Obama administration makes it clear: Will veto statehood bid


WASHINGTON (JTA) — The Obama administration said unequivocally that it would veto any U.N. Security Council resolution recognizing Palestinian statehood.

"If any such resolution were put in front of the Security Council, then we would veto it," Wendy Sherman told the Senate on Wednesday in confirmation hearings for her nomination to become undersecretary of state for policy, the department’s third-ranking position.

Until now the Obama administration has said it strongly opposes Palestinian efforts to secure statehood recognition this month at the United Nations, but Sherman’s was the first indication it would definitively use its veto to quash the bid.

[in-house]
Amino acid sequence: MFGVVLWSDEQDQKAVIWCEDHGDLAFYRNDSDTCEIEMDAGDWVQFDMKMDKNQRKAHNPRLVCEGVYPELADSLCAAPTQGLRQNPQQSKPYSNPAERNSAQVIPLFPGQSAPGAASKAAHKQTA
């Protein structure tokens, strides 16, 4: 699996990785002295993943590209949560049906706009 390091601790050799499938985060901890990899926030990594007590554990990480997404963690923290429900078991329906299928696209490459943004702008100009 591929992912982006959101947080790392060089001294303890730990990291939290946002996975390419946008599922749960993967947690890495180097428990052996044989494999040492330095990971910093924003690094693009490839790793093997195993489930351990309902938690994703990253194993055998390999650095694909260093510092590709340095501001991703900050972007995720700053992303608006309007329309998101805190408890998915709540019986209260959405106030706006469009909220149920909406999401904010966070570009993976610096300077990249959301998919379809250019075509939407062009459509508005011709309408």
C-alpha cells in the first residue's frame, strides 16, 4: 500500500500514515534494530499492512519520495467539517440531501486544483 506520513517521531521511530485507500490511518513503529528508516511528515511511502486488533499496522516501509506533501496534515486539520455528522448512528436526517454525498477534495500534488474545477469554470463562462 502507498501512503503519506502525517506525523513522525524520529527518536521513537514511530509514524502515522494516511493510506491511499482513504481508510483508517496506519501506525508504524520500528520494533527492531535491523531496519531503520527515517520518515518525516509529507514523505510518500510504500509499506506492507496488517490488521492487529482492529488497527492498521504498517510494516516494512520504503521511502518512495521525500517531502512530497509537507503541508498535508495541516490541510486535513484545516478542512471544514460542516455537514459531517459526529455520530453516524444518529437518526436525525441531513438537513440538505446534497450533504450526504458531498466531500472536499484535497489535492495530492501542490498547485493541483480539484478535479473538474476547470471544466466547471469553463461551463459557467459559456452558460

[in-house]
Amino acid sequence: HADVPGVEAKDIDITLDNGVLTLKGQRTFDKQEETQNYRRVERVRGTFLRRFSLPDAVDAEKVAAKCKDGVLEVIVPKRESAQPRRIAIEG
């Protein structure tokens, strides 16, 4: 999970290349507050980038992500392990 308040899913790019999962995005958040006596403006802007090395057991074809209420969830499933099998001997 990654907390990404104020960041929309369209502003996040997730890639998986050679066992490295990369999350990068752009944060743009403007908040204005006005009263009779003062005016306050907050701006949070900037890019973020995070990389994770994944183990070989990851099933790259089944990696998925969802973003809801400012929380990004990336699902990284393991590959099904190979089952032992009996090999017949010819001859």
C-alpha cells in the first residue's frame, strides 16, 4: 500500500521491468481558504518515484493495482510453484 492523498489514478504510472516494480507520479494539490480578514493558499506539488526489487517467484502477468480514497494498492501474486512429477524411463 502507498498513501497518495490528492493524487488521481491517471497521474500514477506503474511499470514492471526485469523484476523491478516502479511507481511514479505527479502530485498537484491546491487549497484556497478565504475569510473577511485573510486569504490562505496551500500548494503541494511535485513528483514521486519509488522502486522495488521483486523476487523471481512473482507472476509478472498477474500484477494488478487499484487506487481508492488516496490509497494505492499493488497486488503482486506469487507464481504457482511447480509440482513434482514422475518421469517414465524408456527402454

Sherman said the threat of the Palestinians taking the matter to the General Assembly for  a symbolic but politically potent vote still loomed, and that the United States was still working to push the parties back to the table for talks.

"The General Assembly is still of concern, and so there is very urgent work going on to try to see if there’s not another way forward," she said.

Meanwhile, the Palestinian Authority is using a year-old qualified statement by President Obama in a campaign for support for its statehood bid.

"When we come back here next year, we can have an agreement that can lead to a new member of the United Nations, an independent, sovereign state of Palestine living in peace with Israel," Obama says in a 2010 speech to the United Nations quoted in an ad playing on Palestinian radio stations, according to Reuters.

PA President Mahmoud Abbas follows by saying: "If he said it, he must have meant it."

Talks seeking the "agreement" Obama referred to collapsed soon after he delivered his speech.

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